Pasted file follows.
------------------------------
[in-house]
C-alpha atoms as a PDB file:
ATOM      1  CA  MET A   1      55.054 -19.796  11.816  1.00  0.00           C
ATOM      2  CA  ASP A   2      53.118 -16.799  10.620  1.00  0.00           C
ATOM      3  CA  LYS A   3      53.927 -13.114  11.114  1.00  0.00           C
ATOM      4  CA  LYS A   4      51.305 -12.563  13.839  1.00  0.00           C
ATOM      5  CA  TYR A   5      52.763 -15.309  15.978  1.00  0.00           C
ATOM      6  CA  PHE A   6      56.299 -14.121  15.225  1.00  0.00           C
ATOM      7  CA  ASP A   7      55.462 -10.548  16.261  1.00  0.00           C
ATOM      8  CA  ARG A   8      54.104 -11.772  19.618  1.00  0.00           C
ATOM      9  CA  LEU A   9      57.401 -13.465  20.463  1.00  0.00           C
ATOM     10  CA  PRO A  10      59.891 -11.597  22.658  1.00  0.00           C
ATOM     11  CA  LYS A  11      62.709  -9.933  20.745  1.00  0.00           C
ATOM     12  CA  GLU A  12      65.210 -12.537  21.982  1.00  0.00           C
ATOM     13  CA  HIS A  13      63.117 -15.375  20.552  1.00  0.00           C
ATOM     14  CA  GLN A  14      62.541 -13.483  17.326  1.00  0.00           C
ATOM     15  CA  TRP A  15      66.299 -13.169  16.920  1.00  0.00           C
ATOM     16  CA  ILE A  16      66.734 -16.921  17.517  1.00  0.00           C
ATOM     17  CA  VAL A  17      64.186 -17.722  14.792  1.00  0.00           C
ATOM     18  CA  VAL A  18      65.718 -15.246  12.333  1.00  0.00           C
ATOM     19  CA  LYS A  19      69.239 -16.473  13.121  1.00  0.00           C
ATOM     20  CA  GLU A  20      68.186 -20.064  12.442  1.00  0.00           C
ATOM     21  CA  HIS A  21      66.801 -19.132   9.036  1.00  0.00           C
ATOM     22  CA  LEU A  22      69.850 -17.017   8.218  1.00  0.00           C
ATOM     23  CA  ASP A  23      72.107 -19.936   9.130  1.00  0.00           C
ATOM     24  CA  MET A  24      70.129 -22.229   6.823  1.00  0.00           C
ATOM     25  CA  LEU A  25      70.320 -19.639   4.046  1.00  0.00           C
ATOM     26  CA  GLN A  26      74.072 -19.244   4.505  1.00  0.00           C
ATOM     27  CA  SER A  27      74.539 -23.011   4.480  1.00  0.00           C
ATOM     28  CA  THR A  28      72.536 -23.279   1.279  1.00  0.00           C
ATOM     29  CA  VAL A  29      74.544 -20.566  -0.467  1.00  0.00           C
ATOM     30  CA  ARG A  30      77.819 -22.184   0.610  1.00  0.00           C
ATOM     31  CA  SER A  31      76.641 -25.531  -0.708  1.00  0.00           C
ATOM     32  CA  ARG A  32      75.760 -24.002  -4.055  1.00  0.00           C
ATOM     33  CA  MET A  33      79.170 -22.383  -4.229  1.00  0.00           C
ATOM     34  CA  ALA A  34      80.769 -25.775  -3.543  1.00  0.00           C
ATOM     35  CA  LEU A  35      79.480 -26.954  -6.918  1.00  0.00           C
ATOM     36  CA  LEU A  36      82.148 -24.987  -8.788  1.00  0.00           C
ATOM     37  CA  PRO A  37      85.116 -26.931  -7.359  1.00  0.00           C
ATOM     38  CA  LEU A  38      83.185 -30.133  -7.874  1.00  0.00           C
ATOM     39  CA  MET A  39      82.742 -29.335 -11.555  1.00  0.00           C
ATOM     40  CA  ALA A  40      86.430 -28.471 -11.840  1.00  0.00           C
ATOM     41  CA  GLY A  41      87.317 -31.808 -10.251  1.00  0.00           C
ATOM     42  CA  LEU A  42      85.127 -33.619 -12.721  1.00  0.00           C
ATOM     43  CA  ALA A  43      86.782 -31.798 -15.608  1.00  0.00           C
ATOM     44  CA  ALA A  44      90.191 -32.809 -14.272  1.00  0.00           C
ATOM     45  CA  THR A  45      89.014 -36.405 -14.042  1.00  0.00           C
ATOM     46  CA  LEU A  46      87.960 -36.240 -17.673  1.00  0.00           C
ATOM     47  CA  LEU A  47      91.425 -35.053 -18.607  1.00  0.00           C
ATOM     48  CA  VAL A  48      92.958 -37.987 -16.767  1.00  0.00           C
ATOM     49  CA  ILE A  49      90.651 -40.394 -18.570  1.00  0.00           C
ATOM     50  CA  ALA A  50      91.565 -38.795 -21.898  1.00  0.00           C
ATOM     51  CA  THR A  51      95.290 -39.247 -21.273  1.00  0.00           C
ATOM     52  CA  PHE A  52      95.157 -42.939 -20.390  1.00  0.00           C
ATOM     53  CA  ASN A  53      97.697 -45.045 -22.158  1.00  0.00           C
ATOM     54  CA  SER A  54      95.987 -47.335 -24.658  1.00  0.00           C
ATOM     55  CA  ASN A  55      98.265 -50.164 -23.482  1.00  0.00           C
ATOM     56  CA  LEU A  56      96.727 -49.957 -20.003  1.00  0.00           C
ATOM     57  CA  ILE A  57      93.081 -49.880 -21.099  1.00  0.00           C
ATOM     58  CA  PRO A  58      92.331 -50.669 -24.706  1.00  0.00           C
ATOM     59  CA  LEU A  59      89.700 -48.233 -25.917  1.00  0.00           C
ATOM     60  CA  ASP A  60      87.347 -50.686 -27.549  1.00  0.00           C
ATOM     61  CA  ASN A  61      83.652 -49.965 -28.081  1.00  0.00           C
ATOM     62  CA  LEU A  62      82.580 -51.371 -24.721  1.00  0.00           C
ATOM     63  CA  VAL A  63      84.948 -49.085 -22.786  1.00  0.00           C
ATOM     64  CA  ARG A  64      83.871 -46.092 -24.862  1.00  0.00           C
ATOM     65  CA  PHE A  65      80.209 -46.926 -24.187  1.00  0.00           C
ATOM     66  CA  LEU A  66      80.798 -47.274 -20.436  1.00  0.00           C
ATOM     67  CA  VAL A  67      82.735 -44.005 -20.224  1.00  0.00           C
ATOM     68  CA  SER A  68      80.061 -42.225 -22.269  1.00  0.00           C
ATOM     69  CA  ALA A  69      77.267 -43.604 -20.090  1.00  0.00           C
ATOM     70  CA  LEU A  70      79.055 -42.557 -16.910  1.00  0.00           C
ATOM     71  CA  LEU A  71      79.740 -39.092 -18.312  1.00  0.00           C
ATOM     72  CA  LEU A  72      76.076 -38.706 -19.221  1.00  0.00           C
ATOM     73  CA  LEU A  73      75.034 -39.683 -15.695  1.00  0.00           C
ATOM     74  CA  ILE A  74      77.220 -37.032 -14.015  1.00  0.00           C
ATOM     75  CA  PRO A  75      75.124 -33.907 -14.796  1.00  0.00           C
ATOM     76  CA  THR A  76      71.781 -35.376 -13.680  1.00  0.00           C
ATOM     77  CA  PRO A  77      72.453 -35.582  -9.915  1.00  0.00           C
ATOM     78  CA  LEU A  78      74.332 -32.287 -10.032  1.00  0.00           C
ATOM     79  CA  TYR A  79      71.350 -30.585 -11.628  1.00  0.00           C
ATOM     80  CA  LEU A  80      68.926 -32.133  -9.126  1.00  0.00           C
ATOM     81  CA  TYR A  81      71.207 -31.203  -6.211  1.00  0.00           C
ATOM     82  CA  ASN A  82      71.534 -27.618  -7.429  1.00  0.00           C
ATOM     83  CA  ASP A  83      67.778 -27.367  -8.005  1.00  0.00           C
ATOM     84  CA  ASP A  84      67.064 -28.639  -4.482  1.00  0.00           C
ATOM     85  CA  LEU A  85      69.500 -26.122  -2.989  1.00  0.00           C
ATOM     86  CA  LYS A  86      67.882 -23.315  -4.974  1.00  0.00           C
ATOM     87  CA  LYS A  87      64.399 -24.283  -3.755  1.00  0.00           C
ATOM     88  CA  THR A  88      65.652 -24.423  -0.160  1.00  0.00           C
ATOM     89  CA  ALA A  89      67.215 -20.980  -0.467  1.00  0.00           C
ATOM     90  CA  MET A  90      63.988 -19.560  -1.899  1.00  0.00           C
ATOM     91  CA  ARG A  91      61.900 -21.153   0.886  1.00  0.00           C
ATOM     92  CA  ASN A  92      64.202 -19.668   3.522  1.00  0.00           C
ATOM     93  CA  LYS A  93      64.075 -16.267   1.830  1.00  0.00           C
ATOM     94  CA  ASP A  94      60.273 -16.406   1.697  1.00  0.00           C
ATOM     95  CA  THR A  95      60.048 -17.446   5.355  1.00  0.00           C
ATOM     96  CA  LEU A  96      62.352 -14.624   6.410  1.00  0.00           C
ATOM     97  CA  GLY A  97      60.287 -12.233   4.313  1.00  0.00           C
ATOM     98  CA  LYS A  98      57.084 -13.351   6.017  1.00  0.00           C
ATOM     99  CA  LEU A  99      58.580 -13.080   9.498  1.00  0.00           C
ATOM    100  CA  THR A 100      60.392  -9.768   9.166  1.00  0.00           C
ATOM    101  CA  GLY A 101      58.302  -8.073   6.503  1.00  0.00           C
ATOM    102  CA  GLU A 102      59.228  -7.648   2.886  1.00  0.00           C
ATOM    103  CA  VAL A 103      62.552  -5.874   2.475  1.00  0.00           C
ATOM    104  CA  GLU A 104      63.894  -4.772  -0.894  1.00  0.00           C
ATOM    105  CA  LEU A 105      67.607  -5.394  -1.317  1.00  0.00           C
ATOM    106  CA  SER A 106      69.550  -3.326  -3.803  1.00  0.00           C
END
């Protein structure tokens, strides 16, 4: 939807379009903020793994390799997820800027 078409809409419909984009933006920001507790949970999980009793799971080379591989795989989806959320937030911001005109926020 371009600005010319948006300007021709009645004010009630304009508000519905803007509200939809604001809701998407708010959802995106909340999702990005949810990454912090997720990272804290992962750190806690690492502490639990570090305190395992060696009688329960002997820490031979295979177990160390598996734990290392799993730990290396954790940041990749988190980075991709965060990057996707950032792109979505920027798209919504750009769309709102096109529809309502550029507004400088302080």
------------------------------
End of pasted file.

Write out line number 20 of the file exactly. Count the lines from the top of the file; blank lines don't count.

ATOM     18  CA  VAL A  18      65.718 -15.246  12.333  1.00  0.00           C